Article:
“I was a shop boy, sir,” she answered.
“Shop boy?” His monotonous voice sounded confused.
“Um, I um...” She didn't know how to explain it to him.
“So, that is the reason for the strange garb.” He eyed her vest and breeches. “And now you are with Lord Weller. How interesting...”
She fidgeted where she stood, not knowing how to act while being scrutinized by his glowing red eye. The way he intoned interesting sounded ominous but it wasn’t how he said interesting that had her shuddering. It was the way he mentioned Lord Weller’s name. This man was the famed Phantom of the Steam Theatre. It was said he was half mechanical. She couldn’t believe he was talking to her.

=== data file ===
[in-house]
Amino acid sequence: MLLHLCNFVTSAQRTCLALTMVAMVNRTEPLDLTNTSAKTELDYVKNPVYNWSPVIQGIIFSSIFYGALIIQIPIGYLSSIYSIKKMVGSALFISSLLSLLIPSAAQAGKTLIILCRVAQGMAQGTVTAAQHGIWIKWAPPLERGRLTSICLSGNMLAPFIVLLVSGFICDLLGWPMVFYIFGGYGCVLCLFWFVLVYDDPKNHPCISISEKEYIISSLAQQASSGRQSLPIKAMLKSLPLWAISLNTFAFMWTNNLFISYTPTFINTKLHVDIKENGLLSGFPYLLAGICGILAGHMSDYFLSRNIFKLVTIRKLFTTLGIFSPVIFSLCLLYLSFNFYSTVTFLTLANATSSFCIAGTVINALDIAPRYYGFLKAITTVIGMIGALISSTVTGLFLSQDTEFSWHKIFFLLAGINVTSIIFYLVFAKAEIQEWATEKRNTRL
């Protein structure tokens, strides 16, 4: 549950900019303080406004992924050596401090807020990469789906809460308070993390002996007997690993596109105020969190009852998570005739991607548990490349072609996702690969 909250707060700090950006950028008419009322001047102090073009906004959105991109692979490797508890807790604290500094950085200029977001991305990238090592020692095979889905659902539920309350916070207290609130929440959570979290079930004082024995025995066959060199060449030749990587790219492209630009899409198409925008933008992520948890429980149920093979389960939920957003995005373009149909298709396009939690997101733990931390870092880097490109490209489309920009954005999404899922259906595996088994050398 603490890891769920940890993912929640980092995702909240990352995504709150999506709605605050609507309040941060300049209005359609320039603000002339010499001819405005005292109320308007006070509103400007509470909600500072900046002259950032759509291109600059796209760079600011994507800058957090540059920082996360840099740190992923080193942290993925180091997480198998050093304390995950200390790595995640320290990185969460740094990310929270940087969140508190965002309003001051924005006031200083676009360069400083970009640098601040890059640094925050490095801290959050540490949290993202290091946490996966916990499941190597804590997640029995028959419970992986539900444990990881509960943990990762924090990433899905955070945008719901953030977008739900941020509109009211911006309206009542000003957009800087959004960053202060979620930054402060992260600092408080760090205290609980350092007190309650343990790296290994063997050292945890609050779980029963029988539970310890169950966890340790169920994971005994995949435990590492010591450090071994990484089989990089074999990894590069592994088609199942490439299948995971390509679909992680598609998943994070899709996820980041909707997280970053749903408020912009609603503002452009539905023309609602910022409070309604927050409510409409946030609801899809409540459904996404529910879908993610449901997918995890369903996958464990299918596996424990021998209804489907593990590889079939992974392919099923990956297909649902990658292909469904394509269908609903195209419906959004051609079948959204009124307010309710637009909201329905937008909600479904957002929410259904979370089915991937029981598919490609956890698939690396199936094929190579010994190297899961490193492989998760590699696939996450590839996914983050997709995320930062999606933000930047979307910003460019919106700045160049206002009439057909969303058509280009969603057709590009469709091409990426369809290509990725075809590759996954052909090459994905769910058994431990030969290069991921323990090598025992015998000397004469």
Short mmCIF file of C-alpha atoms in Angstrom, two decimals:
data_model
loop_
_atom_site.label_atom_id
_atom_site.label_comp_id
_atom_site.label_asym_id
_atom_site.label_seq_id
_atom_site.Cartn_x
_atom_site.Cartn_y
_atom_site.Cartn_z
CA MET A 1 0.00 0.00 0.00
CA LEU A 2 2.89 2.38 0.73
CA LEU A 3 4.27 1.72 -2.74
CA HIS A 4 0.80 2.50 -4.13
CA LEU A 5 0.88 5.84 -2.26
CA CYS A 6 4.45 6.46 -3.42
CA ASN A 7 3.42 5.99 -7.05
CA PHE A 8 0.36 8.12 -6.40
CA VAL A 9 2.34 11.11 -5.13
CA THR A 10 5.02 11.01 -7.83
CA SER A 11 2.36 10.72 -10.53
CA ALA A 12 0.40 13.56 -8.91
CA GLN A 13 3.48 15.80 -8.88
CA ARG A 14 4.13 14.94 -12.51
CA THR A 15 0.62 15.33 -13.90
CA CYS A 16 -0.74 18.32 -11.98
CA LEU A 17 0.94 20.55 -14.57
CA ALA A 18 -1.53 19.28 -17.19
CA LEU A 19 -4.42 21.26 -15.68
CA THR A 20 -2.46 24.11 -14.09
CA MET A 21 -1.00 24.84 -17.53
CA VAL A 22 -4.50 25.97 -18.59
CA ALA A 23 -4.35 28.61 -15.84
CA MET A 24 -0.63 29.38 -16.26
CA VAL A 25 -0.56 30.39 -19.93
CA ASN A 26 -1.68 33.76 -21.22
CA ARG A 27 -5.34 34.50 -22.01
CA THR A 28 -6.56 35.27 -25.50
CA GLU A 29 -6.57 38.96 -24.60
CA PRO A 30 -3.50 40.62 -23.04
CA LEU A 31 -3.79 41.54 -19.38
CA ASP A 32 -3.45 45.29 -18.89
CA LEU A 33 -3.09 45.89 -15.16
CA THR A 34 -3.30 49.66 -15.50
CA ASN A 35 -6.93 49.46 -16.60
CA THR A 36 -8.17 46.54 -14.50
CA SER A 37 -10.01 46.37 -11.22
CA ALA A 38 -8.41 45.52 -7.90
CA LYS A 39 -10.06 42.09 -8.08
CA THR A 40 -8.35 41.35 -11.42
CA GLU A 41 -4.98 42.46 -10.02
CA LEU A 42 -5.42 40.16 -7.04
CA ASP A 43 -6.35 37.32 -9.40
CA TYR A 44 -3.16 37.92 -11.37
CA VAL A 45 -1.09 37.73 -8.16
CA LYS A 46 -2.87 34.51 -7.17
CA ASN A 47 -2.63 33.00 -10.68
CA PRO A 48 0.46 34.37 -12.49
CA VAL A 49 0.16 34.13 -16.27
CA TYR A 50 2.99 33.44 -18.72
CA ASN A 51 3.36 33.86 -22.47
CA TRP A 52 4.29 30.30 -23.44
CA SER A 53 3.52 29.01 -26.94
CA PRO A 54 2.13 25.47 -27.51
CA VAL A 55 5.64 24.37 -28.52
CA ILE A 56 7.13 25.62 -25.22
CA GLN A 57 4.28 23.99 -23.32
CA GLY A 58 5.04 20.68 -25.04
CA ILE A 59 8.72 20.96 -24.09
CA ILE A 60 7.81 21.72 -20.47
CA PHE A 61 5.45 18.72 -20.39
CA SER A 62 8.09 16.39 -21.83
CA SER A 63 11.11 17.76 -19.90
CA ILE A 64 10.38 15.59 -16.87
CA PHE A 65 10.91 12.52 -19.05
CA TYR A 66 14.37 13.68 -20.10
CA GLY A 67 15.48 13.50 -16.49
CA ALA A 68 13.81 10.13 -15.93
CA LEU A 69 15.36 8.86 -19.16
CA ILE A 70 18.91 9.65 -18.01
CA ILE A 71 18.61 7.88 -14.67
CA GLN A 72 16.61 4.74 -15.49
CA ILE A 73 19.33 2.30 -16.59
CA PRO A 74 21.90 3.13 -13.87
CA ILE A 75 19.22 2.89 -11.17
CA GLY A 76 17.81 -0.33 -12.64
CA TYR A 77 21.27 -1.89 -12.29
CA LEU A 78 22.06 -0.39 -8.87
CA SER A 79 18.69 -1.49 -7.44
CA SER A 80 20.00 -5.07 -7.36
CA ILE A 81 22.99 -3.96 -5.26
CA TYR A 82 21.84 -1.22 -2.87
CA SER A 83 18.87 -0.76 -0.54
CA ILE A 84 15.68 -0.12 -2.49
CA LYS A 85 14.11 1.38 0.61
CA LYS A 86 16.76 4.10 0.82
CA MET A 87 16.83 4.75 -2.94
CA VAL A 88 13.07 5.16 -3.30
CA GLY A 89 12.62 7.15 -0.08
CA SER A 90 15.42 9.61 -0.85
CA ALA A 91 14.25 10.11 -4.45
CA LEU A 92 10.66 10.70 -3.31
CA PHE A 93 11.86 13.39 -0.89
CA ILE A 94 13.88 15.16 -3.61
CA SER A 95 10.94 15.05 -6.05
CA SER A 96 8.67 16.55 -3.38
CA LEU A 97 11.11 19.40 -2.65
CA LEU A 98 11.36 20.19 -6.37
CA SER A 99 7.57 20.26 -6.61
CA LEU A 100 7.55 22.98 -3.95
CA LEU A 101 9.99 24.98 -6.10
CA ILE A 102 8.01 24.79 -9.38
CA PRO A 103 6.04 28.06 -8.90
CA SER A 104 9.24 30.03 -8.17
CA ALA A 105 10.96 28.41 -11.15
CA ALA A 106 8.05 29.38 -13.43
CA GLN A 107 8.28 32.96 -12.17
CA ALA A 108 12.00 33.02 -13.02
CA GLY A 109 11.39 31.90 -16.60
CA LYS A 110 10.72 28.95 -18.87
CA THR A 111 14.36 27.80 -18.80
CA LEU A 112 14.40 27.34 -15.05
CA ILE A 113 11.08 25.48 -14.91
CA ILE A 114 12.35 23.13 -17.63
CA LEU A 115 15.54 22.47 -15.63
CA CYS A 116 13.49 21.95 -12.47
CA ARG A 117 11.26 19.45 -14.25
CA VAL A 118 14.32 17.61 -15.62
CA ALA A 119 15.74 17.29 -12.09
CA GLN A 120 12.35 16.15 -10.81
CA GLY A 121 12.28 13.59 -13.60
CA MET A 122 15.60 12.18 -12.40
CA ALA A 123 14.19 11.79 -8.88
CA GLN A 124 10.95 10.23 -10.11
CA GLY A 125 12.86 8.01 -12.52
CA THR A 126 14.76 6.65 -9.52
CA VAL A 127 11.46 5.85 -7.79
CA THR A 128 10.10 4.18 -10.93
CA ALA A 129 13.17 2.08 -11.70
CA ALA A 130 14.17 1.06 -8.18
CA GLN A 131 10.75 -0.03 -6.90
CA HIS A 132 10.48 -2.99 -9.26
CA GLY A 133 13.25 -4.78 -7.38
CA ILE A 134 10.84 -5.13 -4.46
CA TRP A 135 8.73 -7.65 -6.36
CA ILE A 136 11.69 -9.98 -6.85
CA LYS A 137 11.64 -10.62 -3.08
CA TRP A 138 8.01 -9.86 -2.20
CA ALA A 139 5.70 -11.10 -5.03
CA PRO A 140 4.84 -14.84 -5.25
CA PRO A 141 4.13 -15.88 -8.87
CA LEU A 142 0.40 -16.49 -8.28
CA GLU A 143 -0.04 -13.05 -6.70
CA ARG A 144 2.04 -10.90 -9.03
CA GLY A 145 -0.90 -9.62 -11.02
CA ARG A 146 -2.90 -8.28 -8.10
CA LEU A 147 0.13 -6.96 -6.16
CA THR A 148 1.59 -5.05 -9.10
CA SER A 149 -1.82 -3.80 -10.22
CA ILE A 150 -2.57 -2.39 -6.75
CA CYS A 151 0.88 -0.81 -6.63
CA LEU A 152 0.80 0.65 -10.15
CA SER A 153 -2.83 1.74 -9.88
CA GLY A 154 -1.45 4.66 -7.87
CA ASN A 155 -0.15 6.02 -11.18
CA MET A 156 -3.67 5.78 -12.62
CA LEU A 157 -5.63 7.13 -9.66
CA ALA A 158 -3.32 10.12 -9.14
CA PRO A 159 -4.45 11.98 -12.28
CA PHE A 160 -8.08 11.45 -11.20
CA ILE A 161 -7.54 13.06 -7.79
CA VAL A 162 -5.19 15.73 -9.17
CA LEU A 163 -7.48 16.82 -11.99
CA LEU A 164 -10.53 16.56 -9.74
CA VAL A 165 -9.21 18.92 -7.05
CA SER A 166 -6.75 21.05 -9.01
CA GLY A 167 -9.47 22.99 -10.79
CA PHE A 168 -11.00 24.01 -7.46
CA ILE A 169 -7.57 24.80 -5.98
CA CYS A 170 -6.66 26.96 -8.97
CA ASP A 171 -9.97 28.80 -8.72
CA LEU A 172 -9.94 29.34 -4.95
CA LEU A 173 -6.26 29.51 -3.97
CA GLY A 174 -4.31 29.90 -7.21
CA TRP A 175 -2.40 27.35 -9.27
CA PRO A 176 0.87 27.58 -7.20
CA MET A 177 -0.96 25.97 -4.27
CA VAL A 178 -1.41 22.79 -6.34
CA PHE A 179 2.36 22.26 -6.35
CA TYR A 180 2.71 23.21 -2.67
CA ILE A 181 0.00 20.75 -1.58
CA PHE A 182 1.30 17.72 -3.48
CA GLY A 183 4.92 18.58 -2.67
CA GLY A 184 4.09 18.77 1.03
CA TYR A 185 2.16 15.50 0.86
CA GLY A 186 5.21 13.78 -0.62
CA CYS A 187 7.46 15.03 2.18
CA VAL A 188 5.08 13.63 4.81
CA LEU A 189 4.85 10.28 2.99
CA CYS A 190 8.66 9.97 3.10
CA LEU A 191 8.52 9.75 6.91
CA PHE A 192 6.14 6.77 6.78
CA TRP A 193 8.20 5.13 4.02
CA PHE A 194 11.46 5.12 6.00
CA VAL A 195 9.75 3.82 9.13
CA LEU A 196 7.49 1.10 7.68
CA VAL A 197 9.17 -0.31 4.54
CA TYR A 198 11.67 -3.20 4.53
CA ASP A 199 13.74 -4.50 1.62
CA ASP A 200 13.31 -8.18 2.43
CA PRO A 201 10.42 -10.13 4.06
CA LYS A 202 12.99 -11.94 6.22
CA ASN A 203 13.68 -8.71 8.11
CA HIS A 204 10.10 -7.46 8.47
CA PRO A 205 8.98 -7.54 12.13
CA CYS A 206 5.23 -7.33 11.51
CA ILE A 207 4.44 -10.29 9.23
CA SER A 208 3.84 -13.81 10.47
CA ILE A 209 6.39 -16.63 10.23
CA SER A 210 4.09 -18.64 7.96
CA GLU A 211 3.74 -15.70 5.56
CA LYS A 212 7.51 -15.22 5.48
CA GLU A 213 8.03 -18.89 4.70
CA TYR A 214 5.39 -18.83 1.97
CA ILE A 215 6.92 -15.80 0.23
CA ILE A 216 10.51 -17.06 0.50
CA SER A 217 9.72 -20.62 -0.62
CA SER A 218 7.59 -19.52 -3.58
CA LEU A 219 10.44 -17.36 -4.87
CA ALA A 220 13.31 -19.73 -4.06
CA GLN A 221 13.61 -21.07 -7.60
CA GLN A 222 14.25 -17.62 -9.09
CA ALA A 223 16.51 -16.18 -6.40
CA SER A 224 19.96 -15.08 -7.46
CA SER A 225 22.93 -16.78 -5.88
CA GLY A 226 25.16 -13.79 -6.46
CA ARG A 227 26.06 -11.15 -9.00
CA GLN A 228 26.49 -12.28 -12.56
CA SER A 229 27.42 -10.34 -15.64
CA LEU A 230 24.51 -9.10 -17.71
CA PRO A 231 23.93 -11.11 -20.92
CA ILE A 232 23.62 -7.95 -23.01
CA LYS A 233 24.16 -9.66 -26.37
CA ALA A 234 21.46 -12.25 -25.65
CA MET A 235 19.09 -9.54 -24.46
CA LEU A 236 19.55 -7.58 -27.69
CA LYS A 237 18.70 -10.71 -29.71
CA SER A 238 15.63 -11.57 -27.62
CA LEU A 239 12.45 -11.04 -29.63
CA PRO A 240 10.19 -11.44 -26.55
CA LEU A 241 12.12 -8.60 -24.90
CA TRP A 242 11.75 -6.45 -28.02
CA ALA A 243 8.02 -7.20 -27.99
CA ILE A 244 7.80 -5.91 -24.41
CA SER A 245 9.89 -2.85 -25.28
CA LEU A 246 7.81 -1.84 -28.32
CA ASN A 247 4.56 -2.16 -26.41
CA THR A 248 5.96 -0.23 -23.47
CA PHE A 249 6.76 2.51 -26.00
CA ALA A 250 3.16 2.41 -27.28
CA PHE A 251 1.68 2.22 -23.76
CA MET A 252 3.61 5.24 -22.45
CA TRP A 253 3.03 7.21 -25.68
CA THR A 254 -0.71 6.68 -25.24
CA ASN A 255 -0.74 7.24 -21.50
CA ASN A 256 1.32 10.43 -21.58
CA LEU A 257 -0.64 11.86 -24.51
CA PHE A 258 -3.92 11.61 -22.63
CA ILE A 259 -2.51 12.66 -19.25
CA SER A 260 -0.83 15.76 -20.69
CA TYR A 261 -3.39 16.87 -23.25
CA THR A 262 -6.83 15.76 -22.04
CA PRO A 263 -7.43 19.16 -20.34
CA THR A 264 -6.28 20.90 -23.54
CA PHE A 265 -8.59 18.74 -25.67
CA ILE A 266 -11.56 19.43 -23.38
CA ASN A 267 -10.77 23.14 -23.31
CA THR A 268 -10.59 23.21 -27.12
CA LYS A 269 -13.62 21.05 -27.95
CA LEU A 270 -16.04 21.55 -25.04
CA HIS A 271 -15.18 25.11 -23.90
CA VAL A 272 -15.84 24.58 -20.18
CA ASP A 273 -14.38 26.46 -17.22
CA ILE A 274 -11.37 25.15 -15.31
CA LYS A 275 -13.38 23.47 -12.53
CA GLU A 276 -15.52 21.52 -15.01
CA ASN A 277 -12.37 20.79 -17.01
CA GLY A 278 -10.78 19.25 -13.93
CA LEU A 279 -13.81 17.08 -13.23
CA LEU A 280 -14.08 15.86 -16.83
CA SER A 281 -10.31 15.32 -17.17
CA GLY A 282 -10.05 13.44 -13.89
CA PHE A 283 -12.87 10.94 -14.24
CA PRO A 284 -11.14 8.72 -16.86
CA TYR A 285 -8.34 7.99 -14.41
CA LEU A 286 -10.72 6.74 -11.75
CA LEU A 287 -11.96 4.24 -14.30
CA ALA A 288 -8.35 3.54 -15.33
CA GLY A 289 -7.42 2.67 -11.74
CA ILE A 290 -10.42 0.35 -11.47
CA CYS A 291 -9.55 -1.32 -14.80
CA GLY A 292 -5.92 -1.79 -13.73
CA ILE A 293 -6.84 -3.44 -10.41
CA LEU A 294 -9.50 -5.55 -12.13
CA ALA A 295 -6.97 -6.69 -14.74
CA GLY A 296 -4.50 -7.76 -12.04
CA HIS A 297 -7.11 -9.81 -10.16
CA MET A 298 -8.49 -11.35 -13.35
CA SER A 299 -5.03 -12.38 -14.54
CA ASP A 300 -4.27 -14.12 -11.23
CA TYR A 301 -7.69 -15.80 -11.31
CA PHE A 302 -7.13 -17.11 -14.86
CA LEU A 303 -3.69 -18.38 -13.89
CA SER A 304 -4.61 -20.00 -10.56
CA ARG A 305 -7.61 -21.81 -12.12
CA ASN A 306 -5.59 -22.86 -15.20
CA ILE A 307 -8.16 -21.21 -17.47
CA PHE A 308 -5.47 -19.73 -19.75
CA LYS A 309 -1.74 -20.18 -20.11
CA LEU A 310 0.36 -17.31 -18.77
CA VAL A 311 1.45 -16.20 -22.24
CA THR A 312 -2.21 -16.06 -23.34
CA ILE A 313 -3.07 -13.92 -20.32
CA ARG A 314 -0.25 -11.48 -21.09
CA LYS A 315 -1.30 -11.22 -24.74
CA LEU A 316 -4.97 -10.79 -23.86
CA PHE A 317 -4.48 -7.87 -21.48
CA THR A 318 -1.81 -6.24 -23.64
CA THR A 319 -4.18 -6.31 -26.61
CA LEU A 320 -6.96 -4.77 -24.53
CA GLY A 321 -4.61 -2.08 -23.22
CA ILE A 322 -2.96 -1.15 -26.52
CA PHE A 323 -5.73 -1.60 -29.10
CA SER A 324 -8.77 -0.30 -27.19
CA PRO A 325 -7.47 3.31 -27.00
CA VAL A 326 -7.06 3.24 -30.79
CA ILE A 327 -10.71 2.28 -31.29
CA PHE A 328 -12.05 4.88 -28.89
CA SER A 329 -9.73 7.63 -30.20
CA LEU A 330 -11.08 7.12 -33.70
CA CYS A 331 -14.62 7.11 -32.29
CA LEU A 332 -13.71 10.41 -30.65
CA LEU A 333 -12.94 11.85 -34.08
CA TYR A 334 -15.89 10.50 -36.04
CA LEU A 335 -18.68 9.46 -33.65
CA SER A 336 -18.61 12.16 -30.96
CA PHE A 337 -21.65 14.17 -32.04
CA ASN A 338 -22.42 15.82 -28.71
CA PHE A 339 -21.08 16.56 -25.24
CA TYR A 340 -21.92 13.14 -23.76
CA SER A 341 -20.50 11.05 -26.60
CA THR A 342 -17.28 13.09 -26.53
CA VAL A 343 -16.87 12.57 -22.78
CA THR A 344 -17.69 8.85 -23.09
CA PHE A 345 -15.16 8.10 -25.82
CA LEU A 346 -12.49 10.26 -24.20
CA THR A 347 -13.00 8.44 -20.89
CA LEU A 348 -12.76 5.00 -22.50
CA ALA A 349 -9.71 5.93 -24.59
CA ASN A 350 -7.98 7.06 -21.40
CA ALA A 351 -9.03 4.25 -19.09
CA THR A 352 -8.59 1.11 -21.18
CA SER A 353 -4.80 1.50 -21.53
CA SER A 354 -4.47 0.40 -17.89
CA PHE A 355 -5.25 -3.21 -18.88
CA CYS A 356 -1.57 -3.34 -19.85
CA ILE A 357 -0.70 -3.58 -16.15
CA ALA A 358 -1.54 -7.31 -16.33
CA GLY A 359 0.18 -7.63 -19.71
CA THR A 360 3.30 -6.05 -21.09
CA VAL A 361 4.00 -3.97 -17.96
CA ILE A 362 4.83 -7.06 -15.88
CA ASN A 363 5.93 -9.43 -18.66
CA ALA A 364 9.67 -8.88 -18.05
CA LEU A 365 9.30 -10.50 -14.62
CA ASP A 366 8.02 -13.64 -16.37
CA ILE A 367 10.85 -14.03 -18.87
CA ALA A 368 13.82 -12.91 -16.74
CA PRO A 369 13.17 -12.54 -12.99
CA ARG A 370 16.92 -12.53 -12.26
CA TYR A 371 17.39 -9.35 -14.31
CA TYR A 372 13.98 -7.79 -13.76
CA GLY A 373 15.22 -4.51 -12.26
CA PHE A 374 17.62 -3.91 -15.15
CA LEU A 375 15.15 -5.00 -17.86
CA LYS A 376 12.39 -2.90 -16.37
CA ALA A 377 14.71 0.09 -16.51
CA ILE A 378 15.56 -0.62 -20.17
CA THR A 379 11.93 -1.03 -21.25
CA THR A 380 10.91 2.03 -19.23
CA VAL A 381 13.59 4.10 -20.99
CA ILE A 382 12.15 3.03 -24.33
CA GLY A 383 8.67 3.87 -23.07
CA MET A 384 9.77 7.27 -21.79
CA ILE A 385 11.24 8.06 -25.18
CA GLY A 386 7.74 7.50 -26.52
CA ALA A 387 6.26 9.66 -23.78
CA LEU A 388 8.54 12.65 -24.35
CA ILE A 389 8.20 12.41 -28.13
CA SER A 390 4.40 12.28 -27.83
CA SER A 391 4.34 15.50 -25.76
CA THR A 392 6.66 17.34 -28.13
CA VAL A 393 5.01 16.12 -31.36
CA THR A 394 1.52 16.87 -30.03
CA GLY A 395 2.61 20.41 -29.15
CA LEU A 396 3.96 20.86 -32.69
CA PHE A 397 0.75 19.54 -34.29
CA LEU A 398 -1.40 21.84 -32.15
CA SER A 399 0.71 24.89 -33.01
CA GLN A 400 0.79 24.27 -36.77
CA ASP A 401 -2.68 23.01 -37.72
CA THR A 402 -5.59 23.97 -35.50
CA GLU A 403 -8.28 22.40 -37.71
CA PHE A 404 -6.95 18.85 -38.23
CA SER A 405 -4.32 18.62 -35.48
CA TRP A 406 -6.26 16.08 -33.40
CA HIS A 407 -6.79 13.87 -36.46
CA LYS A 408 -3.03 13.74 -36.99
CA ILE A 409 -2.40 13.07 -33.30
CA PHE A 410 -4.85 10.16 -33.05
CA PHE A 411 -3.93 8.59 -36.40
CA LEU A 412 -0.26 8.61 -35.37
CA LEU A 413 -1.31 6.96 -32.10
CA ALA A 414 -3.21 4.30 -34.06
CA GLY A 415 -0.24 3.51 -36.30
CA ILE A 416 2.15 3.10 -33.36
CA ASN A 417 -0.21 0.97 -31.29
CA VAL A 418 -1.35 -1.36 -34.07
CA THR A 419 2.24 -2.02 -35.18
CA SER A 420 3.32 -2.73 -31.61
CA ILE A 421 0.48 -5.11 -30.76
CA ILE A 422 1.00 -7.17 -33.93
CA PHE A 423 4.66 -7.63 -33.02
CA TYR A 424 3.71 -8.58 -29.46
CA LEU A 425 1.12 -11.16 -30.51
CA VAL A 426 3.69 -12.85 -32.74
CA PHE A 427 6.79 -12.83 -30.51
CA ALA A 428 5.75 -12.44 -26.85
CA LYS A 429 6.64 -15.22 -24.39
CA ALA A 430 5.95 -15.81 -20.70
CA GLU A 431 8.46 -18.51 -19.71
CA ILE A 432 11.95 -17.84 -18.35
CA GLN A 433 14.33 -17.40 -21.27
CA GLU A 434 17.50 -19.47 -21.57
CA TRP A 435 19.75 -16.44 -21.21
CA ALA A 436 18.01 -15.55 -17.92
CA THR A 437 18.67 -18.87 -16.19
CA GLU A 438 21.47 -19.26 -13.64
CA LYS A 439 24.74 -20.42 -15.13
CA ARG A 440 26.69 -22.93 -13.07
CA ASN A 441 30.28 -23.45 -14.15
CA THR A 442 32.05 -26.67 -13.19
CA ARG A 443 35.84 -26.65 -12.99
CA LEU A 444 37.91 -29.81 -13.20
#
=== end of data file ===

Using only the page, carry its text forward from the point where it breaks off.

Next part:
“What is mademoiselle's name?” He asked her.
“A-Alison,” she answered.
“Interesting. Did you enjoy the show, Alison?”
She nodded. “Yes, very much, sir.”
He nodded and smiled at her. “Lovely. Do you sing? Your voice is melodious.” She saw his face clearly. It was no mask but small gears ticking on his cheeks. His face and arms were clearly mechanical. She wondered what else?
“Would you like to come work for me? The theatre has many generous patrons and guardians that keep boys like those away.” He showed her a painting of a theatre scene. She looked closely. It seems to be an ordinary painting, except the painting seemed to be moving. Mesmerized, she watched the scene in the painting come to life. It was a stage play of some sort.
“I thank you for entertaining my friend, monsieur, but it is beneath you to poach talents,” Lord Weller interrupted. He came up behind Ali and was scowling at the man. Just like that, the spell seemed broken and she gasped when Lord Weller grabbed her and pulled her to his side.